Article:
The Louisville Cardinals’ staff ace is as capable a hitter as he a pitcher, which is one reason why he is a leading candidate for the nation’s best collegiate player awards — he has already won two of those — and a likely first-round selection in baseball’s free agent draft this month
His 6-foot-11 Kentucky counterpart was the Southeastern Conference’s top hurler but could be mistaken for a member of the Wildcats basketball team if not for the glove and spikes.
“I’m still just that ‘Tall Guy,’” Kentucky sophomore right-hander Sean Hjelle joked. “I think that nickname will carry with me for a while.”
Whether Hjelle (11-3, 3.75) and Cardinals junior lefty Brendan McKay (9-3, 2.31 ERA) square off in this weekend’s NCAA baseball super regional depends on what happens in Friday’s opener of the best-of-three series. But their arms could determine which program advances to the College World Series and settles the Bluegrass rivalry that has expanded beyond basketball and football into early summer.
Neither program would be here without impressive efforts by their marquee hurlers, one of whom also hits for power.
That would be the much-decorated McKay, the Atlantic Coast Conference player of the year who is also up for several national honors, including the John Olerud Award for versatility.
He has won one of his past two starts but last week’s no-decision against Oklahoma featured 6 1/3 innings of one-run, three-hit pitching with seven strikeouts. The Cardinals (50-10) erupted for 10 runs in the final two winnings to win 11-1.
“Everything feels a little different,” the 6-2 McKay said of his recent velocity. “The ball comes out of your hand a little different. It’s got a little more life to it and everything from that feeling of something being on the line with a little more purpose.”
A first baseman when he’s not pitching, McKay ranks second on the team with a .356 batting average with 17 homers and 56 RBI. On a squad seeking its third CWS berth in five seasons, his ability to contribute on the mound, at bat and in the field matters a lot for the Cardinals.
“We’re very confident when he’s on the mound,” outfielder Colin Lyman said. “Whether he has his best stuff or doesn’t, we know he’s going to give us a quality start. He’s a big part of our lineup and we love seeing him compete out there.”
The Wildcats (43-21) can say the same thing about Hjelle (pronounced jelly), who has rebounded from a 10-run shellacking by LSU in the SEC Tournament to win twice in the NCAA Tournament.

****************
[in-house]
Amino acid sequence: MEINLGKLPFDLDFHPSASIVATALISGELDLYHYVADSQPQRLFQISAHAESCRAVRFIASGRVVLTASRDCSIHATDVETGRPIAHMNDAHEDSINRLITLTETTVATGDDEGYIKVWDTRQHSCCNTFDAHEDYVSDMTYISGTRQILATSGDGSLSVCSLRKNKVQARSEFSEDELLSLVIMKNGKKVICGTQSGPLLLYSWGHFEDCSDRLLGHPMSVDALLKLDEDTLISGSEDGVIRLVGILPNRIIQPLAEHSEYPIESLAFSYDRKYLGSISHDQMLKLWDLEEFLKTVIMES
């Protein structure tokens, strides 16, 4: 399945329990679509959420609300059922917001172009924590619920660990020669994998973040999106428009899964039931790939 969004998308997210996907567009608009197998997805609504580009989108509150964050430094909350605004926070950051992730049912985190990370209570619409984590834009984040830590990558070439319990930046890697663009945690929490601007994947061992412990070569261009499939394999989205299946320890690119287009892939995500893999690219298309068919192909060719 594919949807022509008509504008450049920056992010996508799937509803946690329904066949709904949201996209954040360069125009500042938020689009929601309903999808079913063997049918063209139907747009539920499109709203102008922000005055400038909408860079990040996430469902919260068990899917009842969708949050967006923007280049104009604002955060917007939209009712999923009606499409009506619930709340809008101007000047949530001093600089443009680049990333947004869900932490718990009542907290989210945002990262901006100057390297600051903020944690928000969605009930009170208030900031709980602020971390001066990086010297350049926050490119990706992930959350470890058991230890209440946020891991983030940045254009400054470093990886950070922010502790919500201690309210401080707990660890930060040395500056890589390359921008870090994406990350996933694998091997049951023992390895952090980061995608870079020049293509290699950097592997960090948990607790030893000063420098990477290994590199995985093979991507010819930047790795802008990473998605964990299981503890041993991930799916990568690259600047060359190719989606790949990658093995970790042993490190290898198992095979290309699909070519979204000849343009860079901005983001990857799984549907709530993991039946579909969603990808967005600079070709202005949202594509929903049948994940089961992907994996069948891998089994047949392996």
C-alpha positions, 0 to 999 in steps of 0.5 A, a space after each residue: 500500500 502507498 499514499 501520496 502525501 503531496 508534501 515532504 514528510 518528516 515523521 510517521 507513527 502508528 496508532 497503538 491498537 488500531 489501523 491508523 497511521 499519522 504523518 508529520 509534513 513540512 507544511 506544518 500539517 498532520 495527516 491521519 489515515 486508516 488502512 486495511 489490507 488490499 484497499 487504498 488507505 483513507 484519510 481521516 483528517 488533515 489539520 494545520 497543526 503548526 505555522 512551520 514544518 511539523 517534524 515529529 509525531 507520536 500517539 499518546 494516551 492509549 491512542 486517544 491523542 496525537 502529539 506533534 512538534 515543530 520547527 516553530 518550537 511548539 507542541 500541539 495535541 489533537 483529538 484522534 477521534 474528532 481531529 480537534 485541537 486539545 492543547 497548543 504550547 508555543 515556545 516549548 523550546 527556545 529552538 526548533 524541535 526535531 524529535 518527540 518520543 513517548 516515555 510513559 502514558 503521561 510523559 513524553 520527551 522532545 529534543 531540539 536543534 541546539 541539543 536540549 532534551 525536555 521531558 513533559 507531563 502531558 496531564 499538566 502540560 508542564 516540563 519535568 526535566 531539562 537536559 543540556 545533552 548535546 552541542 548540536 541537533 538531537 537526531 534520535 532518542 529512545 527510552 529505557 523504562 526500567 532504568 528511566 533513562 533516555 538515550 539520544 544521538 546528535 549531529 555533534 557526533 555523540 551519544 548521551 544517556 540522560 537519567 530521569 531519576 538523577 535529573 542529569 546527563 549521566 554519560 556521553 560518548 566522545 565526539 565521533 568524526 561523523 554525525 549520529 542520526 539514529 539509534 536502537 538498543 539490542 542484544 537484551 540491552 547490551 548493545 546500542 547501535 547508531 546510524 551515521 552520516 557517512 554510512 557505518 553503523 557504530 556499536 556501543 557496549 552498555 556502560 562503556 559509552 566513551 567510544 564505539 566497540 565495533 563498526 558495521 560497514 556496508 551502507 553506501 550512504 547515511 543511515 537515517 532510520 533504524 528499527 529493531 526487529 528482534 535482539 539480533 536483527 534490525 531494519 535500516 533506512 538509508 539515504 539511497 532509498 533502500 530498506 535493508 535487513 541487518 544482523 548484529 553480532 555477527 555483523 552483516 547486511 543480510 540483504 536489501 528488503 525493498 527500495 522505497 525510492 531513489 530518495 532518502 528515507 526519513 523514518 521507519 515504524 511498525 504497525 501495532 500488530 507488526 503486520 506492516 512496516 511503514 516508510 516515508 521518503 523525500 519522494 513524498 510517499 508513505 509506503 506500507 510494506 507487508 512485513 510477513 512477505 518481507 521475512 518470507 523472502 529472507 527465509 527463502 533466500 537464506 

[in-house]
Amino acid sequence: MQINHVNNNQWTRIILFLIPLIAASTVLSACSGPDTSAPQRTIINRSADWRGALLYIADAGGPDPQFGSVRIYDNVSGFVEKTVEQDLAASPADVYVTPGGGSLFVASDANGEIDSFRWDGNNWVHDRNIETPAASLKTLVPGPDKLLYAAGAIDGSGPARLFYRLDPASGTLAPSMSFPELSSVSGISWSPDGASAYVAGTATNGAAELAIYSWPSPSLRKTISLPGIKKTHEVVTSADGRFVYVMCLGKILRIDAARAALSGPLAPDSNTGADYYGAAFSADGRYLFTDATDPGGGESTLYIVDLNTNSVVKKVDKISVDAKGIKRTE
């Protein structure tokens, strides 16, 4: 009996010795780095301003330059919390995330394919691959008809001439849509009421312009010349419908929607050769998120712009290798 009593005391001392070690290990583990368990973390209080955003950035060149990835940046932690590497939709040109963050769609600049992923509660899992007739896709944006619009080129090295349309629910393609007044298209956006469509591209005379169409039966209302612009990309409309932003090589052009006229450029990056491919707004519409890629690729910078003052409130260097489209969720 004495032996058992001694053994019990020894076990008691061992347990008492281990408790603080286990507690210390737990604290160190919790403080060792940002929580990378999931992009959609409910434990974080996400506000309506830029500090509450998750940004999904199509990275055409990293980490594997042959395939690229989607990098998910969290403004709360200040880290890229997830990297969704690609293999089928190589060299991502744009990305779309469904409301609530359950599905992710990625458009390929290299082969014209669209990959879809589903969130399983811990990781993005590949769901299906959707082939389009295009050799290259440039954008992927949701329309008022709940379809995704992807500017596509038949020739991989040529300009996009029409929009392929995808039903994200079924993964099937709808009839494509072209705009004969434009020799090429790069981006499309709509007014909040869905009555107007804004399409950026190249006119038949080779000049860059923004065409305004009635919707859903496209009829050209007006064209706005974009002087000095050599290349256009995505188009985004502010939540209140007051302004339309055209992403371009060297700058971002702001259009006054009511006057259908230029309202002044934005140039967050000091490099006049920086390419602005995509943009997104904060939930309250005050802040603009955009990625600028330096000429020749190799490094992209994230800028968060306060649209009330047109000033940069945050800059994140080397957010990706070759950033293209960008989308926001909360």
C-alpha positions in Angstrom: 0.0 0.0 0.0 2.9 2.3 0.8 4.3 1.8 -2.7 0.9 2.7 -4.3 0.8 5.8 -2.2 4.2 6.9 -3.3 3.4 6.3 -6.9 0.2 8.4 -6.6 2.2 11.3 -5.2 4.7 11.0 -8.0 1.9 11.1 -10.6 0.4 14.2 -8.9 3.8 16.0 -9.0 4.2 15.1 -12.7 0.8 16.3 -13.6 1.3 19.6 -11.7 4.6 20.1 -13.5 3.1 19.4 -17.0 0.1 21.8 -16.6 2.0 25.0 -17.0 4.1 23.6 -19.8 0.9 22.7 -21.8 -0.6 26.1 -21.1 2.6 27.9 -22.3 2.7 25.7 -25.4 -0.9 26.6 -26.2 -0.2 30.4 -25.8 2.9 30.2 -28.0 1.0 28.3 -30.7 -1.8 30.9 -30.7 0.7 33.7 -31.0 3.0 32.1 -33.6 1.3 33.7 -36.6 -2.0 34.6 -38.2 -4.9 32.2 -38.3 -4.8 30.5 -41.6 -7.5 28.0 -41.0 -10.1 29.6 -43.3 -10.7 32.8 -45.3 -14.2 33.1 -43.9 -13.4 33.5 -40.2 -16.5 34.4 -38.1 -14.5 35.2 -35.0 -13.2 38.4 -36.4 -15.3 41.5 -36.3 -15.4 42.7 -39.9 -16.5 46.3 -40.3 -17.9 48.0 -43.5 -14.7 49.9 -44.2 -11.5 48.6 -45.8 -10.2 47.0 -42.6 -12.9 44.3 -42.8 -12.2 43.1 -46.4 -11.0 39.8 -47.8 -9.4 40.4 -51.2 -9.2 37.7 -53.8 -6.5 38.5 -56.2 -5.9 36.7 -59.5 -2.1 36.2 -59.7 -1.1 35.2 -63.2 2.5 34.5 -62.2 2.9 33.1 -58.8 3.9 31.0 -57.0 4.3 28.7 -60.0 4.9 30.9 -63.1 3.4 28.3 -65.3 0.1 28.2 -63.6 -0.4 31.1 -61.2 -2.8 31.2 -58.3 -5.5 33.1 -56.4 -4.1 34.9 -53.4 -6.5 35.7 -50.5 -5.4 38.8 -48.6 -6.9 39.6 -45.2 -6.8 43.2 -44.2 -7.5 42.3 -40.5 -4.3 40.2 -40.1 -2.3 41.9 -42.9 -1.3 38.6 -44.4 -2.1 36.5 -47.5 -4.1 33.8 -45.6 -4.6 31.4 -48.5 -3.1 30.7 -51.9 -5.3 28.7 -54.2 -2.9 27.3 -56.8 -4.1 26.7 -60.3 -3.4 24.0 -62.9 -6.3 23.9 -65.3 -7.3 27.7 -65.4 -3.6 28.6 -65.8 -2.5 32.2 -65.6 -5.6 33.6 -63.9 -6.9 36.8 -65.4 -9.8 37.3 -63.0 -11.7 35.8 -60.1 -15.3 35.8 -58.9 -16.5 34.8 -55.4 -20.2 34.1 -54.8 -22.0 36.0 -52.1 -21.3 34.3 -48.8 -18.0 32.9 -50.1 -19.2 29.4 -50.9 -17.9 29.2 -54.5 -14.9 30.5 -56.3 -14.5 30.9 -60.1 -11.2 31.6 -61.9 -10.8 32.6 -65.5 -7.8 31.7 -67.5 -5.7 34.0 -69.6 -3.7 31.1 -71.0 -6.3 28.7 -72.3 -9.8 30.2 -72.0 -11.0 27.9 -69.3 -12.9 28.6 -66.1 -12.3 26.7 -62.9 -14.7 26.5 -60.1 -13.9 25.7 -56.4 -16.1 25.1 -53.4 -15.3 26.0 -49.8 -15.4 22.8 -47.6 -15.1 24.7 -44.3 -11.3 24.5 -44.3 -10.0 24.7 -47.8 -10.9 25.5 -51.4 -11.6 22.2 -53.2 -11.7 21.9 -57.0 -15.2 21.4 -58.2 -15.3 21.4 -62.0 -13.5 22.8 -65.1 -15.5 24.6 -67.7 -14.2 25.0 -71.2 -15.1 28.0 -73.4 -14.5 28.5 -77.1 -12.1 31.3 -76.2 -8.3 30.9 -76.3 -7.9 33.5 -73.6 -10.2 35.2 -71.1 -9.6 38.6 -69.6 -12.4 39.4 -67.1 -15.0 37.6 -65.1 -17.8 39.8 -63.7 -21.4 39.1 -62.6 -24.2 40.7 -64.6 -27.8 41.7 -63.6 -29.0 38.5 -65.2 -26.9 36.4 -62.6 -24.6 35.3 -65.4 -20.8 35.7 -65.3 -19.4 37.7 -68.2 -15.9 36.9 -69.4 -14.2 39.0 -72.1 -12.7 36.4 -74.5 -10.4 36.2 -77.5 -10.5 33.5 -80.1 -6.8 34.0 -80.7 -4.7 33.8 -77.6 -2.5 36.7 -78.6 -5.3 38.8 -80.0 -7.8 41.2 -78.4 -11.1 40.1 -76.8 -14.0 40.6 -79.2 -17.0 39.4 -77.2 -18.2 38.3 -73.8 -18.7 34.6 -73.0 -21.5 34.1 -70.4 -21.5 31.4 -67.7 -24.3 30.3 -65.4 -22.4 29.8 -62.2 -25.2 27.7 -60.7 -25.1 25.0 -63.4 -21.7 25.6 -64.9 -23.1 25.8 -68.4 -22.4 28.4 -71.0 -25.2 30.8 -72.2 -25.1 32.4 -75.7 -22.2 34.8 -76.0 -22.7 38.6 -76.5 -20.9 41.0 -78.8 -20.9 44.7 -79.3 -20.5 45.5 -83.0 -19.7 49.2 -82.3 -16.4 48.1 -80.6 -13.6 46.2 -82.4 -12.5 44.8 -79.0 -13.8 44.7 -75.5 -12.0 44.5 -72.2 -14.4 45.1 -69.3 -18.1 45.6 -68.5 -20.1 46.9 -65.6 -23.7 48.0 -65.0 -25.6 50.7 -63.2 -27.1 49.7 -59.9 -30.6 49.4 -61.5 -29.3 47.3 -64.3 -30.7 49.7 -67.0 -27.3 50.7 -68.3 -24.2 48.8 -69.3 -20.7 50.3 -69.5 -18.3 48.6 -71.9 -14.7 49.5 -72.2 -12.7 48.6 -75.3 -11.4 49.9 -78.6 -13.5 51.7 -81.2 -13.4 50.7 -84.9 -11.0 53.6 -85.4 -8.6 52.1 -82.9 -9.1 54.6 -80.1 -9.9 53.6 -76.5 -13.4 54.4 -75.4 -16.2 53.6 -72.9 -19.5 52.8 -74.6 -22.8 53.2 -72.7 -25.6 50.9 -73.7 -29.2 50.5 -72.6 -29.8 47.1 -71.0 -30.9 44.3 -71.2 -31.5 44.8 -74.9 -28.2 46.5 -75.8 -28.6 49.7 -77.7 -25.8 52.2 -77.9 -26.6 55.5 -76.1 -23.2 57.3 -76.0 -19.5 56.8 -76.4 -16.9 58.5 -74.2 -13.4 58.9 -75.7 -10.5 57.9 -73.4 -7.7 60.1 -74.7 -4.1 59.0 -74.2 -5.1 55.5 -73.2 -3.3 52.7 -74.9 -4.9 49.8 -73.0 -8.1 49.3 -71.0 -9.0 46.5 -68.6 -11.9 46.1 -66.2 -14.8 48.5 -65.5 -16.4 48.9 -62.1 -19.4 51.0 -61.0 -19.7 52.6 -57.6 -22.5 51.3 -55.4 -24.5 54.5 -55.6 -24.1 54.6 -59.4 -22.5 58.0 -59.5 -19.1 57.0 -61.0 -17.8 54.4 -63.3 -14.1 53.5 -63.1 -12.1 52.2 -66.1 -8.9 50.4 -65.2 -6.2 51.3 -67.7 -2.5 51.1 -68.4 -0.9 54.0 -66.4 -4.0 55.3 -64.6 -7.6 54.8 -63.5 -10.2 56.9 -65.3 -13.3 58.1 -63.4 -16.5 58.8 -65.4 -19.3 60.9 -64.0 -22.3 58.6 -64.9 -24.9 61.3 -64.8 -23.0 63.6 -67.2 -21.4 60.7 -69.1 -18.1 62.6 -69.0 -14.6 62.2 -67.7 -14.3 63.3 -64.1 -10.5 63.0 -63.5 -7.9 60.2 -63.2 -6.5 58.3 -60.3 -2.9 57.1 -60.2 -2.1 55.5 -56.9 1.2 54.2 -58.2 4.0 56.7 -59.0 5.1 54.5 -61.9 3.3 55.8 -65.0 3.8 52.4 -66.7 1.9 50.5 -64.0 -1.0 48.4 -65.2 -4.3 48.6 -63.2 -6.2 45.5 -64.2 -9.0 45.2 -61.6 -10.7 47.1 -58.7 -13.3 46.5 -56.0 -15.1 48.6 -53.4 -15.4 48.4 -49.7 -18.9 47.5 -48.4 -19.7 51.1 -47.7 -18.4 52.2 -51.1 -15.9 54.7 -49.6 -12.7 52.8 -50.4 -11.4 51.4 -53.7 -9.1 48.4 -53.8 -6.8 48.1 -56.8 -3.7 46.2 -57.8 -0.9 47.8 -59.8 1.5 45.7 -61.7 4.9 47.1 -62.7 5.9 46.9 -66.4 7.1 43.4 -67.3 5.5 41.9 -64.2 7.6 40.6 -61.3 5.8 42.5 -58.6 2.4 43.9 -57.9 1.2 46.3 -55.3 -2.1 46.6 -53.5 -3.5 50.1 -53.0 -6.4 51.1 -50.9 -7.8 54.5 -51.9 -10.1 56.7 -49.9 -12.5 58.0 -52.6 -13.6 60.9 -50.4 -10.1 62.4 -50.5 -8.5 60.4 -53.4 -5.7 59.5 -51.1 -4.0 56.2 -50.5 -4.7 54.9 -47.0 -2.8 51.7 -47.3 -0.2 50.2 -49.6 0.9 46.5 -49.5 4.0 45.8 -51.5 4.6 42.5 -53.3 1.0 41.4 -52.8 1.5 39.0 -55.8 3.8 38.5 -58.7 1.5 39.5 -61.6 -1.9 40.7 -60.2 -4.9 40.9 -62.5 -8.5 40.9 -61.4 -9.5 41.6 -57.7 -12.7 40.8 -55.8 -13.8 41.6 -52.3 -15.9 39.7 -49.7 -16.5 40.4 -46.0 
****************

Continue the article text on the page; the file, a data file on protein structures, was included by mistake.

No victory was bigger than Tuesday morning’s rain-delayed, 10-5 regional clincher over North Carolina State. Three days after pitching Kentucky to its first opening-game win since 1988, Hjelle had enough left in his tank to strike out five in 3 1/3 innings of relief and seal a third consecutive elimination victory.
For all the motivation teammates credit his imposing presence for providing, Hjelle is just as grateful for the good situations he has been given.
“It’s the only thing I need,” he said this week. “Having the support of the defense, the offense, the dugout and Big Blue Nation this weekend is all I need to get through.”
Now comes the schools’ first tournament meeting since Louisville won 4-1 en route to Omaha, Neb. Each team won at home this season.
Seventh-seeded Louisville is making its fifth consecutive super regional appearance and hosting for the fourth year in a row. Despite a 25-8 postseason record at Jim Patterson Stadium, the Cardinals take nothing for granted after late-run defeats in the past two elimination games.
For Kentucky, this is in new territory as well as a hostile one, with a predominantly red-clad sellout crowd expected to cheer on Louisville. Both teams have tried to focus on the current game instead of the rivalry.
The one-game-at-a-time approach has worked well for both schools, especially when their aces are on the mound. First-year Kentucky coach Nick Mingione said Hjelle makes everyone on his team look pretty good..
“When you think about how he won a game for us and saved a game for us, he can do a lot of different things,” he said. “When he’s pitching, we’re really good coaches.”